This post was already in preparation when my Dad, Chris’s beloved husband, died unexpectedly. We’re publishing it now in memory of John Mitchell, 03/07/1929 – 31/05/2015.
I missed my bicycle when we moved to Greenock. We lived on the second floor and, as Mum pointed out, it was impractical to carry it up and down and there was not much room in the hall for it. So Dad sold it to a workmate for what he’d paid for it. I was quite indignant as it was as good as new and cycles were like gold dust, very scarce! I had cleaned it every week. However, nobody else seemed to have a bike so I got over it.
I was part of the RFA Circle (Ready for Anything), as the youth club was called, and now had all the names in my head. Among them was Annie Mitchell who was training to be a nurse. Her brother, John, was Missionary Secretary at Roxburgh Street Church and had sat beside me at the committee once. He was a nice boy, like all the others, and was just over two years younger than me. He was friends with Sheina and Lily and walked with them when the young folk from the youth club went out for walks after Church on Sunday evenings. Favourites were over the Lyle Hill (on top of which is the Free French Memorial) to Gourock then home via the Esplanade, or the Cut which was an uphill walk into the country behind Greenock, just right for a summer evening. We were an energetic lot and had a lot of fun.
On an evening in late 1949 the youth club ended with musical games, some with kissing involved. For the final game we were all in a large circle, boys and girls alternately. Girls had even numbers, boys had uneven numbers and a volunteer went into the middle and called out a number when the music stopped. The last call for the game was John Mitchell and he called the number which was mine. Other kisses had been humdrum but this one left me quite dazed and confused. It was love at first kiss! I looked at John Mitchell with new eyes and told Sheina and Lily that if he didn’t marry me I’d never marry at all. We started ‘walking out’, getting to know one another, and before long we knew we had a lifetime commitment.
John was an apprentice engineer. He had also qualified as a Local Preacher and was a candidate for the Methodist Ministry. He got through all the tests and interviews, and was accepted. By this stage, I knew that our courtship would be a long one as Probationer Ministers were not allowed to marry until after Ordination. He was to train at Wesley College in Headingly, Leeds. There was a joint Valedictory Service for him and Olive Osborn who was going to Nigeria to teach in a Methodist School there. Many years later, one of her students stayed with us for a year in Sunderland. John left home in September 1950 to spend three years in Leeds. We looked forward to the vacations and wrote several letters every week. There were a lot of letters kept but eventually, on one of our moves to a new Circuit, we decided to burn them all.
When college was over, we hoped John would get a Probationer’s appointment in Scotland. He did, but it was as far away as Leeds and an even longer journey. He became Minister at Findochty with charge of Cullen, both fishing villages on the Moray Firth. It’s still a lovely unspoilt area and we enjoyed several great holidays there after we retired. So now we only met when he came south for Synod or some other meeting, for a few days at Christmas, on his annual holiday and when I went up for my winter week’s holiday from the Bank. We got three weeks off but one had to be in winter. It had to coincide with half-term because the room I had in John’s digs was occupied by a school teacher in term time. I got a train to Glasgow from Greenock, then Glasgow to Aberdeen, then 3 hours on a slow train along the coast to Findochty – in all about six and a half hours. Once I went overnight and was surprised at how busy the main stations still were: Post Office workers loading lots of bags of mail onto the train, cleaners working, and passengers of course.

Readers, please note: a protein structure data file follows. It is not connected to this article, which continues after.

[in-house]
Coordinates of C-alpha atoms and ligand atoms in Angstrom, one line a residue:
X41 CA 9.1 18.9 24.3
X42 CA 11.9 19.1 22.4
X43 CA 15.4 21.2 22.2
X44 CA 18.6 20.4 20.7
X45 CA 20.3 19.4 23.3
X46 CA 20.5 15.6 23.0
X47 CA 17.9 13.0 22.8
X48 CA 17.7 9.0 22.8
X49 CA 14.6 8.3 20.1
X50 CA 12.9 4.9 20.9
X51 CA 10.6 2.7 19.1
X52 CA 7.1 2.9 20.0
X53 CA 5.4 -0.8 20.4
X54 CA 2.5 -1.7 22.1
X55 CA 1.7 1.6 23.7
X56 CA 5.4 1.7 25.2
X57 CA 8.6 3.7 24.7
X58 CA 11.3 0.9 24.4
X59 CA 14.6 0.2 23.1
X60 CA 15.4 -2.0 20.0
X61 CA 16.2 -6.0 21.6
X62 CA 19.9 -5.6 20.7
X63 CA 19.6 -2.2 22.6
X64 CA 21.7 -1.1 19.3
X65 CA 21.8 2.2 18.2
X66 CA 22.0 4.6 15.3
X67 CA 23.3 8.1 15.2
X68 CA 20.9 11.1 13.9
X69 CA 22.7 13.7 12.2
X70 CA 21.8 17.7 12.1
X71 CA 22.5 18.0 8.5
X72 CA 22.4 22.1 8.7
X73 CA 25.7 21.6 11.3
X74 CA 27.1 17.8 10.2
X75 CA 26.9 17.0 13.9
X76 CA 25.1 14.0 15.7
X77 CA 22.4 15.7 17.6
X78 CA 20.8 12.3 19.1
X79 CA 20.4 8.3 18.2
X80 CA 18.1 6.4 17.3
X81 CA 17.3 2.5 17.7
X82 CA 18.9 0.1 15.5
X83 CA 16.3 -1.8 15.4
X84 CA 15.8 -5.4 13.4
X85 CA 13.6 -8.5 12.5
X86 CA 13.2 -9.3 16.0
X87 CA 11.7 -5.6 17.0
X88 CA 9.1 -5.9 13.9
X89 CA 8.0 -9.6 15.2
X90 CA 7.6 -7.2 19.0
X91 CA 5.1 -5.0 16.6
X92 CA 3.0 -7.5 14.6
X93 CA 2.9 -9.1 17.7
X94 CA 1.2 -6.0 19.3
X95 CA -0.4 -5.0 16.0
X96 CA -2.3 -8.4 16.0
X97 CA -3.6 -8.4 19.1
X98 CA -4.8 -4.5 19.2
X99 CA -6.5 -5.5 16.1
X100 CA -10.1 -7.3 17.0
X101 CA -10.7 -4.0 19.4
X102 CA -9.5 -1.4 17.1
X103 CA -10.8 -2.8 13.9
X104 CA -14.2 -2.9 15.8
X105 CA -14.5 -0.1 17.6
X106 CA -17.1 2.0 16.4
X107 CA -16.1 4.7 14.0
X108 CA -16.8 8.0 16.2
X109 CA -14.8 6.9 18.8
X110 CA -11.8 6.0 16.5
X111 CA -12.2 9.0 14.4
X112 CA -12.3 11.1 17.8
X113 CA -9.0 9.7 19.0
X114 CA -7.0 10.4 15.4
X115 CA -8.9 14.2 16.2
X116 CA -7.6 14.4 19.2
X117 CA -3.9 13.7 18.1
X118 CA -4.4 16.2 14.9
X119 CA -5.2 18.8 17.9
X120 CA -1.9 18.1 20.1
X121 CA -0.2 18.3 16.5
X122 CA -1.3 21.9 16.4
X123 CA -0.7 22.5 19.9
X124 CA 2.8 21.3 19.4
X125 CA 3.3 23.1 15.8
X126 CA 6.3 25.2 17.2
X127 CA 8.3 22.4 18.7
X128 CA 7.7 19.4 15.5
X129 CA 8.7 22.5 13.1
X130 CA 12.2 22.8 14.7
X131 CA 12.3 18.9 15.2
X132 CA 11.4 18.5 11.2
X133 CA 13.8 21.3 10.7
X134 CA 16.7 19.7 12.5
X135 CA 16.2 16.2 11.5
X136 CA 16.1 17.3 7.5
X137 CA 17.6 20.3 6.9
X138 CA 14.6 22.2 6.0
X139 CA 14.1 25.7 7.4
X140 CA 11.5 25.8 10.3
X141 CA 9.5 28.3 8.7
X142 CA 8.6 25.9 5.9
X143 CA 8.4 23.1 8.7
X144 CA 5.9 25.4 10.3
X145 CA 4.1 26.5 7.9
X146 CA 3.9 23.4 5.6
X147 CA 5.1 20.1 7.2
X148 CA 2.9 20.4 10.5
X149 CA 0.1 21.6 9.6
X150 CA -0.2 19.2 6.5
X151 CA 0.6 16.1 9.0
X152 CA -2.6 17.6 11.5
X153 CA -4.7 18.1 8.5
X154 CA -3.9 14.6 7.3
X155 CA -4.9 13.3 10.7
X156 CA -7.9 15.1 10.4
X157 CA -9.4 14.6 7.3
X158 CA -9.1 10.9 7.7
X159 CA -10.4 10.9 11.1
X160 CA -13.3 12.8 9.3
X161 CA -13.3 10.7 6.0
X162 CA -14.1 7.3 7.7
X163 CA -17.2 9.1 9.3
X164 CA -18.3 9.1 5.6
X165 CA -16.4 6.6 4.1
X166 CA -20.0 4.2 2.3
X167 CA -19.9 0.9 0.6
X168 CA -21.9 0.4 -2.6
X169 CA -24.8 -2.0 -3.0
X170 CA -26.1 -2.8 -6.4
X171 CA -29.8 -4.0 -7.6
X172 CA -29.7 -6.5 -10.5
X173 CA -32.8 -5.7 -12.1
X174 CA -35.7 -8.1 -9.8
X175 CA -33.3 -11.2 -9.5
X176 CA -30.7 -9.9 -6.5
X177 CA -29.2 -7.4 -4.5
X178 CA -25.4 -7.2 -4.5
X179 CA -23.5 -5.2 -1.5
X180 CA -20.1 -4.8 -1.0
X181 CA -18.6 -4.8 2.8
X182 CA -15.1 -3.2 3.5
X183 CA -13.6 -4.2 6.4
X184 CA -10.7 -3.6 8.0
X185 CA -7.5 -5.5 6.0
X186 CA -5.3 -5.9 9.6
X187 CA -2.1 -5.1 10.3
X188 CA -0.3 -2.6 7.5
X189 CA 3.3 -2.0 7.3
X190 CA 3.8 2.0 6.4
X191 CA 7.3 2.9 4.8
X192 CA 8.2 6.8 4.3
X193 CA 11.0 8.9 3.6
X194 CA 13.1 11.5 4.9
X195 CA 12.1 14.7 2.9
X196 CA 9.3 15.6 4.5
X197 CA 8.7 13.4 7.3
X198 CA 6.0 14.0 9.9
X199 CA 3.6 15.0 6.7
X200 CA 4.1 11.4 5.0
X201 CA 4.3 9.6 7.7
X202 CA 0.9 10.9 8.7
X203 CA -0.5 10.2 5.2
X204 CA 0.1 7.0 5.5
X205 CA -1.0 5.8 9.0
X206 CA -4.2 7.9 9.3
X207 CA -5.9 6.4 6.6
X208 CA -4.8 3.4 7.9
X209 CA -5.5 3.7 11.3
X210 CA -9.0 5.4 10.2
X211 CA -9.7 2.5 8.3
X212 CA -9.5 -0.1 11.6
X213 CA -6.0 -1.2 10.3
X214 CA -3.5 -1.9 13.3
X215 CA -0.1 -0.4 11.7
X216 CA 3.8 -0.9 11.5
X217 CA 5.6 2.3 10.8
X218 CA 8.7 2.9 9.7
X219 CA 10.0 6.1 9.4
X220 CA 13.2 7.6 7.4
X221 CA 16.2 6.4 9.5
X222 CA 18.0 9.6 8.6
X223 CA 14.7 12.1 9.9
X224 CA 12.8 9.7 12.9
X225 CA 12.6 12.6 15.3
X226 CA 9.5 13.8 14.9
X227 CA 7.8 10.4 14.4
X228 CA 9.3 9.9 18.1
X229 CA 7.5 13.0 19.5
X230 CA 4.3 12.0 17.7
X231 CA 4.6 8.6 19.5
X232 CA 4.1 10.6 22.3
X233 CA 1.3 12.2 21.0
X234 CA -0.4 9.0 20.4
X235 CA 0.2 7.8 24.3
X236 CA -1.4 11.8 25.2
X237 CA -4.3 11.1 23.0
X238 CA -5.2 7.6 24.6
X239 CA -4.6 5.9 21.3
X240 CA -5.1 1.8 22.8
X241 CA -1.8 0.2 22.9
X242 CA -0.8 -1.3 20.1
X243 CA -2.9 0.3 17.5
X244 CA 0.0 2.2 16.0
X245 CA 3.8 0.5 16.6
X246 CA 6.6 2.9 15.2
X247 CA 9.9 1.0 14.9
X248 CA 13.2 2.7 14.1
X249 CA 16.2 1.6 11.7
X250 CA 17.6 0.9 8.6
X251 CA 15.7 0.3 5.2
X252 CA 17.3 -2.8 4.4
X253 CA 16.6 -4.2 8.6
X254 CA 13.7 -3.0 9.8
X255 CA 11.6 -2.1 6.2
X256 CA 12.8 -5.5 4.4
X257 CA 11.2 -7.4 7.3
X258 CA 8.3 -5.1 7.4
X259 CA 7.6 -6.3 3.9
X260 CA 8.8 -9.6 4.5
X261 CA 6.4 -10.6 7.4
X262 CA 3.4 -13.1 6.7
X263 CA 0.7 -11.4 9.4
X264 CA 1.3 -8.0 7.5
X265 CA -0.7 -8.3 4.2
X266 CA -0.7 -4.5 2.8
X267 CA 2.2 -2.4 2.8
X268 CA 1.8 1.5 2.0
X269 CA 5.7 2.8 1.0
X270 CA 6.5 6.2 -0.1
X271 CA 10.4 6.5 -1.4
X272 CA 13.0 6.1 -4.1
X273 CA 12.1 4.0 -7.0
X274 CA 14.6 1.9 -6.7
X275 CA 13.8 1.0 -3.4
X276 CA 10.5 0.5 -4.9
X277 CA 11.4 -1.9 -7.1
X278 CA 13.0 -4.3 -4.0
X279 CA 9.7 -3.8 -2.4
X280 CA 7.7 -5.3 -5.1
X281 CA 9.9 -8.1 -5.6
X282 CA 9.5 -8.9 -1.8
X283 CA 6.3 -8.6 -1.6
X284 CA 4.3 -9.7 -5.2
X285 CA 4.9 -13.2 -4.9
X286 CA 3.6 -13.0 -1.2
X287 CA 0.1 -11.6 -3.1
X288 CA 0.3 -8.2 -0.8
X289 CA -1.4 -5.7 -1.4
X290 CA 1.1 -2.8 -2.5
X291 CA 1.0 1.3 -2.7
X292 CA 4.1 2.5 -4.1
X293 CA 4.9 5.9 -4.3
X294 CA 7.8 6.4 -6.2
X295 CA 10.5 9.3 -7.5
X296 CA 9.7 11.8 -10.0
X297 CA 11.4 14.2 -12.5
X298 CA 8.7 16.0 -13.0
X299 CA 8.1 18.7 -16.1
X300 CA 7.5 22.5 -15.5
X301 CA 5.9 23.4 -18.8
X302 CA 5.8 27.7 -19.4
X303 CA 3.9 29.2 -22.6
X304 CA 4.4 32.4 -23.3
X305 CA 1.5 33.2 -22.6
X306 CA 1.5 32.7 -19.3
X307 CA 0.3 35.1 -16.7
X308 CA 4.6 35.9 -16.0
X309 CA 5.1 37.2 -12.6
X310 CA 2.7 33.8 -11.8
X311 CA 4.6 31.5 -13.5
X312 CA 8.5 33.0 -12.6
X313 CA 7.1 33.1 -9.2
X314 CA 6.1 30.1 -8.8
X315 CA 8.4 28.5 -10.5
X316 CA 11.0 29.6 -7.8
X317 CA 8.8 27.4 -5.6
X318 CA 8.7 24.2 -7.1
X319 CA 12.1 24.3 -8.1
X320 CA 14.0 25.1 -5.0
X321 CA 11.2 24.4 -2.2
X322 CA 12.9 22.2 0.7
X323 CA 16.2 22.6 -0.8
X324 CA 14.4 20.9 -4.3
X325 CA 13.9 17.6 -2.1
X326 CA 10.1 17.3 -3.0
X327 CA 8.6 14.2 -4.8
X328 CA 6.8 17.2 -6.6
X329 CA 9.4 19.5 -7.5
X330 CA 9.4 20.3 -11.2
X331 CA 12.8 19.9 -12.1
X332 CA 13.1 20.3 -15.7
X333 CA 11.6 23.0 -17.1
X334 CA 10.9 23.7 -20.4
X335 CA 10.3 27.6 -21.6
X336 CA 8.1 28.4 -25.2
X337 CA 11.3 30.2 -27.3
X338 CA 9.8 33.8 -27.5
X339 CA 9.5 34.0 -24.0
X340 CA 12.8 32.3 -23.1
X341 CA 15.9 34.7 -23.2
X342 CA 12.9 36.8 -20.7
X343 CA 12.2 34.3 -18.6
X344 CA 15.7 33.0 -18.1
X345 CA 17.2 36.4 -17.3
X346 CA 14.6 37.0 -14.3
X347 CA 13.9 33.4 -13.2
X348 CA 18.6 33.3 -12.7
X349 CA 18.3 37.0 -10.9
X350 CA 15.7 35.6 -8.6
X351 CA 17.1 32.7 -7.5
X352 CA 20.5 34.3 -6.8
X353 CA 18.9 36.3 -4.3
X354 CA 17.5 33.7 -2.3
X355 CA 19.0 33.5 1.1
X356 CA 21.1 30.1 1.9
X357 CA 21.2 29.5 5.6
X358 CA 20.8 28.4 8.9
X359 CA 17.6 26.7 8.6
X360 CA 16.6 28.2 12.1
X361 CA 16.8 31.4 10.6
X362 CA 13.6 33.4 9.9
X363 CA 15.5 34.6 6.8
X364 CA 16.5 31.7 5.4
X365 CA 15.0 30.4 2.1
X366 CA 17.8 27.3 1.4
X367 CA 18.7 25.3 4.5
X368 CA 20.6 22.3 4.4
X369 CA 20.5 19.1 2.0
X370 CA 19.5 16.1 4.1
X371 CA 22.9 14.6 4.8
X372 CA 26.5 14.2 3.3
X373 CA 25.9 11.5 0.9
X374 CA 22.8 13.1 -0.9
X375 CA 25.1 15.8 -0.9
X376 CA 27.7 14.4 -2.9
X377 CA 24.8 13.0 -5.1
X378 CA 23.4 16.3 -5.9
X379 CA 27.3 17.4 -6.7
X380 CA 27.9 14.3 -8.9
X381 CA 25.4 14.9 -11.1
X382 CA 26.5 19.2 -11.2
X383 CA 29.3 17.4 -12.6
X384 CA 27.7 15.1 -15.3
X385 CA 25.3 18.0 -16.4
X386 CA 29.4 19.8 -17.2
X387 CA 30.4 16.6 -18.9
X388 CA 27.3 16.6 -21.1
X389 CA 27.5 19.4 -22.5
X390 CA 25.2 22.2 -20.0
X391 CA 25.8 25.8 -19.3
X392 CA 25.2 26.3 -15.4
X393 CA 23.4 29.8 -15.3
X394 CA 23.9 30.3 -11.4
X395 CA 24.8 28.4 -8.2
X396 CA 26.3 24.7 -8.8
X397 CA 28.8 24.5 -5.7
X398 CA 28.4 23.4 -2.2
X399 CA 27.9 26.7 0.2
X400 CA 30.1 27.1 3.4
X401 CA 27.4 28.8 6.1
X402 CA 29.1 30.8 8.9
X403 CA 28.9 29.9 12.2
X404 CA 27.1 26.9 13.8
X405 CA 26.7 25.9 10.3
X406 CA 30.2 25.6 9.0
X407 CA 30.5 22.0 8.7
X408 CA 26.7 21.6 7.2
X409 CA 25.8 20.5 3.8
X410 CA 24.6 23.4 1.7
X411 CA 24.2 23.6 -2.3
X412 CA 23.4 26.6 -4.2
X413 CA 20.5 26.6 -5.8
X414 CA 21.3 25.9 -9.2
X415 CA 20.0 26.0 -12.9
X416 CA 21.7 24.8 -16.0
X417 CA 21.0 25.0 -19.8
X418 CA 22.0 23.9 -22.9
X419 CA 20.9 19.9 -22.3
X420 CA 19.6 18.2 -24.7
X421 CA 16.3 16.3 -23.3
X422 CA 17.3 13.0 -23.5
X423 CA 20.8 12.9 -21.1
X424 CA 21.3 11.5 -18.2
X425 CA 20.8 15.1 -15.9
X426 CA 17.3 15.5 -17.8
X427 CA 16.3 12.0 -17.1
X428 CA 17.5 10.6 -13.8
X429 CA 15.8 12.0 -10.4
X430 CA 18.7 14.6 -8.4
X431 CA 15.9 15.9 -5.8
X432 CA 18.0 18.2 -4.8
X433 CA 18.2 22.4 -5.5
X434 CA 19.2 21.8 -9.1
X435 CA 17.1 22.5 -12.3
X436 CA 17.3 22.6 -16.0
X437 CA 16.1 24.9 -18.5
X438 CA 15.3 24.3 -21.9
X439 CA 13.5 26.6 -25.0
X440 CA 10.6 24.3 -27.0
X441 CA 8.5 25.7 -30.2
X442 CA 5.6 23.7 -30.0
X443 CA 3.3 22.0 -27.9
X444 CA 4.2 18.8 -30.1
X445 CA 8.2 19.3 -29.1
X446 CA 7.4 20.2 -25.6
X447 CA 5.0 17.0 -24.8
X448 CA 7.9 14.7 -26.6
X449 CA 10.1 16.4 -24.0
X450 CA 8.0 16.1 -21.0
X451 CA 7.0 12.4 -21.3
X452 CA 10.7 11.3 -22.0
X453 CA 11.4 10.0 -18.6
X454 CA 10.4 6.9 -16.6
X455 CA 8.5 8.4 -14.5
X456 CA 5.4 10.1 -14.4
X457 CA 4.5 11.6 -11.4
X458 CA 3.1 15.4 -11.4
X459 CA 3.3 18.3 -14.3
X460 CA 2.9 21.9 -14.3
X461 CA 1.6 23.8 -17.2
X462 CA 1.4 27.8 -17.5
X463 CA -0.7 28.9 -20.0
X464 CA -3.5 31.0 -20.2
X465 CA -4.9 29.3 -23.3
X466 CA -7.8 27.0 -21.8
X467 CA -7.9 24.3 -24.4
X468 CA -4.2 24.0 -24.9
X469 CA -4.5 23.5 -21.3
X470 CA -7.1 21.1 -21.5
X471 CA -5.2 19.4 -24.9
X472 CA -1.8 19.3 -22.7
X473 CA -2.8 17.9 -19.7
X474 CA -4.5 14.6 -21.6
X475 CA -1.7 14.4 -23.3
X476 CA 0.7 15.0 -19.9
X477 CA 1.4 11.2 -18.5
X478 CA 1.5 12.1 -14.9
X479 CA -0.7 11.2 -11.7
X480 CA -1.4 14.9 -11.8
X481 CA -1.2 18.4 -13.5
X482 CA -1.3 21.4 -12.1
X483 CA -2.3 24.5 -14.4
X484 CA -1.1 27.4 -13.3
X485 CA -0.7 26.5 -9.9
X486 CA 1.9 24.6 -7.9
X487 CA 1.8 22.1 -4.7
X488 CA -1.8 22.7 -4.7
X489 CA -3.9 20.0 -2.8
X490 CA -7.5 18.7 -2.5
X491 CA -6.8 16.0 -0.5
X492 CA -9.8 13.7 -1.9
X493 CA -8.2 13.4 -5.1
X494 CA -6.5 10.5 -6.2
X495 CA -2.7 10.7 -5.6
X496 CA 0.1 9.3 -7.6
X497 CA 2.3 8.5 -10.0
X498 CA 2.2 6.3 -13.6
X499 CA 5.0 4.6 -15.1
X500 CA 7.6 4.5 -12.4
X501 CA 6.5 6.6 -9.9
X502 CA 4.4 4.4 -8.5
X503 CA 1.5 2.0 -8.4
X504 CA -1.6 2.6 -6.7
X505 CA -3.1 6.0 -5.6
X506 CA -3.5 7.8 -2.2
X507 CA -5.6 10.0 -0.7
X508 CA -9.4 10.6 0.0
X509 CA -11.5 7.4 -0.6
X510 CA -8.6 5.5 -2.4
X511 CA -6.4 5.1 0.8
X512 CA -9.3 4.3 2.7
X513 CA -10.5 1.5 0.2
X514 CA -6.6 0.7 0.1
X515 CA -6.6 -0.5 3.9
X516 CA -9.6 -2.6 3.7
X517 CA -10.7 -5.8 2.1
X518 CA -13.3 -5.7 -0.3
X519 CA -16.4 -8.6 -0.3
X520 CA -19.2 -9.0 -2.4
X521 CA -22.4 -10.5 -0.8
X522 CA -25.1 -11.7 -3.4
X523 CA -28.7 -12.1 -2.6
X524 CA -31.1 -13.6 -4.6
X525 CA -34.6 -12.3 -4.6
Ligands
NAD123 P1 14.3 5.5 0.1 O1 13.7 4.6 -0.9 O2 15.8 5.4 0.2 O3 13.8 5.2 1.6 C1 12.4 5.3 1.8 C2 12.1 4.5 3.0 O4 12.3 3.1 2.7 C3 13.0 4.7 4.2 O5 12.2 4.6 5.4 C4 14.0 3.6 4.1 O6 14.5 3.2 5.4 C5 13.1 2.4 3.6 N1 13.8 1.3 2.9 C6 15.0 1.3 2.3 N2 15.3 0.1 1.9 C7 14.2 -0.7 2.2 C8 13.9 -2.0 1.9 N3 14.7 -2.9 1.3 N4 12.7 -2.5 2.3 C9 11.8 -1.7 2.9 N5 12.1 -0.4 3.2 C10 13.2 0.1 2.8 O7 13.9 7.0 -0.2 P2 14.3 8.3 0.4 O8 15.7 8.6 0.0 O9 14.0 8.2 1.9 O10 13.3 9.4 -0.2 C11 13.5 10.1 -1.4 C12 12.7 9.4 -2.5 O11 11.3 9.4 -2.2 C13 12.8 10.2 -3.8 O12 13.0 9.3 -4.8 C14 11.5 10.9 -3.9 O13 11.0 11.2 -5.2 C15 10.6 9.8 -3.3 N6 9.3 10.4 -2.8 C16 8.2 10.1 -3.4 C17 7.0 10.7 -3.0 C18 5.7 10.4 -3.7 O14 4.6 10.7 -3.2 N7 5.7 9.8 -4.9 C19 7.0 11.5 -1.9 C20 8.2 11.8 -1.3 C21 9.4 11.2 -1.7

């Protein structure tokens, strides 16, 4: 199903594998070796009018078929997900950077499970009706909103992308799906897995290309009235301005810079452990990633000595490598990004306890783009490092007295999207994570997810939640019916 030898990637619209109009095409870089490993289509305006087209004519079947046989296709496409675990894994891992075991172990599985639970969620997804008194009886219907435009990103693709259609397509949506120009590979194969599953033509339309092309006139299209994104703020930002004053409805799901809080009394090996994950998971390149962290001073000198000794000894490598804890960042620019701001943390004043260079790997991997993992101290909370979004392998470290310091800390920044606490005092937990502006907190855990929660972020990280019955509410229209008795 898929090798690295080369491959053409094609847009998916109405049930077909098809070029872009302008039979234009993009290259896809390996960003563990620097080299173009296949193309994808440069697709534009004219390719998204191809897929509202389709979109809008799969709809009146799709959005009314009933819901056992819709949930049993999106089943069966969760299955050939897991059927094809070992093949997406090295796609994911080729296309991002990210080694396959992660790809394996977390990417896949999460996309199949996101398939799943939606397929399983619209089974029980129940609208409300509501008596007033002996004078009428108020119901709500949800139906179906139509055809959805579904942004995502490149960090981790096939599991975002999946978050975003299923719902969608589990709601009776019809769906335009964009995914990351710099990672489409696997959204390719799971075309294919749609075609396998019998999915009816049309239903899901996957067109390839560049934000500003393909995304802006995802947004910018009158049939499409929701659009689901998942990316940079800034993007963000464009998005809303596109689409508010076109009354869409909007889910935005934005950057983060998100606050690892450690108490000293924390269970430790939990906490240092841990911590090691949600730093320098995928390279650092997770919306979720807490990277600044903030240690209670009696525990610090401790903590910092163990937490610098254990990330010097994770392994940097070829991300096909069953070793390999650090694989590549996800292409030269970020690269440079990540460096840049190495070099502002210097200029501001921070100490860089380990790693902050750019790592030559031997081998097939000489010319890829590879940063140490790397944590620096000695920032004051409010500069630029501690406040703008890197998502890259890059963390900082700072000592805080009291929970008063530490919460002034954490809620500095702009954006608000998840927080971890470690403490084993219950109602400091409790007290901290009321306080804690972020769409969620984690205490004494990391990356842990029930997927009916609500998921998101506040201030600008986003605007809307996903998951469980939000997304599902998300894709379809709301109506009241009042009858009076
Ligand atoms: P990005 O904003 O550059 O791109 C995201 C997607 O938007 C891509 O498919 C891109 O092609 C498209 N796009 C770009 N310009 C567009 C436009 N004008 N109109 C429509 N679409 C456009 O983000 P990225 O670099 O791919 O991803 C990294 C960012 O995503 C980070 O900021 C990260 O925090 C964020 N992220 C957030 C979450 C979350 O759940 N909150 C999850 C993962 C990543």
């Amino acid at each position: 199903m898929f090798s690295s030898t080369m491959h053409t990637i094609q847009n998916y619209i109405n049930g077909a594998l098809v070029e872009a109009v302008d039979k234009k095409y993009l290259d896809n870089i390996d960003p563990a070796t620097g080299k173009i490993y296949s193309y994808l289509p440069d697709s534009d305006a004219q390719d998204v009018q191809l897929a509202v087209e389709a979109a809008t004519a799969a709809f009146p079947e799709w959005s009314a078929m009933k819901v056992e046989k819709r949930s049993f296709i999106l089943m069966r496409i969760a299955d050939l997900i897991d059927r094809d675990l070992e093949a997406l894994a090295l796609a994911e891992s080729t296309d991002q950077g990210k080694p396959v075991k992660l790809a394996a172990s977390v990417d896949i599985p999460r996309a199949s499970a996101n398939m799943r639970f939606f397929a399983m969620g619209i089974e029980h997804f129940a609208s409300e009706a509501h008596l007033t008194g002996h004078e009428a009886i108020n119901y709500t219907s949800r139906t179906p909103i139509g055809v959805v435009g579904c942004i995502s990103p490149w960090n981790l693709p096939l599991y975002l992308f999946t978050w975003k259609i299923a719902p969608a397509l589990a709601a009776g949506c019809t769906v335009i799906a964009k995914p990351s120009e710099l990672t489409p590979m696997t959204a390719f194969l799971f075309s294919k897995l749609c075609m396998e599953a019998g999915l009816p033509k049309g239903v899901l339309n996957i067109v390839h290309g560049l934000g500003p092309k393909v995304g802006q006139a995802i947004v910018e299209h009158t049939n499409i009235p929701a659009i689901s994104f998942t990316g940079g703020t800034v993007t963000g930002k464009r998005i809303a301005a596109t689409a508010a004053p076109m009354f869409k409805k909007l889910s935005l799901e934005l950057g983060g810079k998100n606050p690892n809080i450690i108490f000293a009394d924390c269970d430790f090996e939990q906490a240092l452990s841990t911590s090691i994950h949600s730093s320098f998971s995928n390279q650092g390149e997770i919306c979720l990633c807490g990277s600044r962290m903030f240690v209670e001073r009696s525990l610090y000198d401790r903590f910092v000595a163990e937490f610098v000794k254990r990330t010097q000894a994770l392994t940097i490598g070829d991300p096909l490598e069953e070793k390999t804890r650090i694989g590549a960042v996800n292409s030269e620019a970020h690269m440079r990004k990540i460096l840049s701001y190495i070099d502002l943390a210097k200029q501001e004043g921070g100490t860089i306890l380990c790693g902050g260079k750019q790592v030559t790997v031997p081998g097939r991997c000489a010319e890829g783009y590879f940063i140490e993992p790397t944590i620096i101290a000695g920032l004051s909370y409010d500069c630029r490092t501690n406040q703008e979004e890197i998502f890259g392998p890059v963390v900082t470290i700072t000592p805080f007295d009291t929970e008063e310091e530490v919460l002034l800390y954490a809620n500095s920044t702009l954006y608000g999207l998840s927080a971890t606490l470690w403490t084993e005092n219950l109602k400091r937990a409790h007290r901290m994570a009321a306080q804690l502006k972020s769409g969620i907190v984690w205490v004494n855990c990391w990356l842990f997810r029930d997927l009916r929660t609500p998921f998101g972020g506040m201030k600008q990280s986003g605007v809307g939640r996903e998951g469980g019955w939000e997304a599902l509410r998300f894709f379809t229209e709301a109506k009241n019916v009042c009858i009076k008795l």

John met me early in the morning. It was the Women’s Guild day which he had to address every week, so I went too. All the women were knitting ‘ganzies’ (Guernseys – warm navy wool jumpers with patterns particular to a family or area) or seamen’s long socks, knitted with oiled wool to be water-tight and warm. Having been awake all night, the clicking of the needles almost sent me to sleep. John was given a ganzie and it lasted for many years. They were all friendly people and made me very welcome. I could have happily lived there but I had to go home when the week was up.
You can now see why I said in an earlier episode that my sister Annabel had changed the course of my life by dragging me to the Methodist Church! My plan, once I was a few years older, had been to get a loan from the Bank, which was especially for staff and had low interest, to buy a wee bungalow for Mum and Dad and probably me too, if not Annabel. So much for plans – life has its own way of leading you down other paths! As Robert Burns said, ‘The best laid schemes o’ mice an’ men gang aft agley’.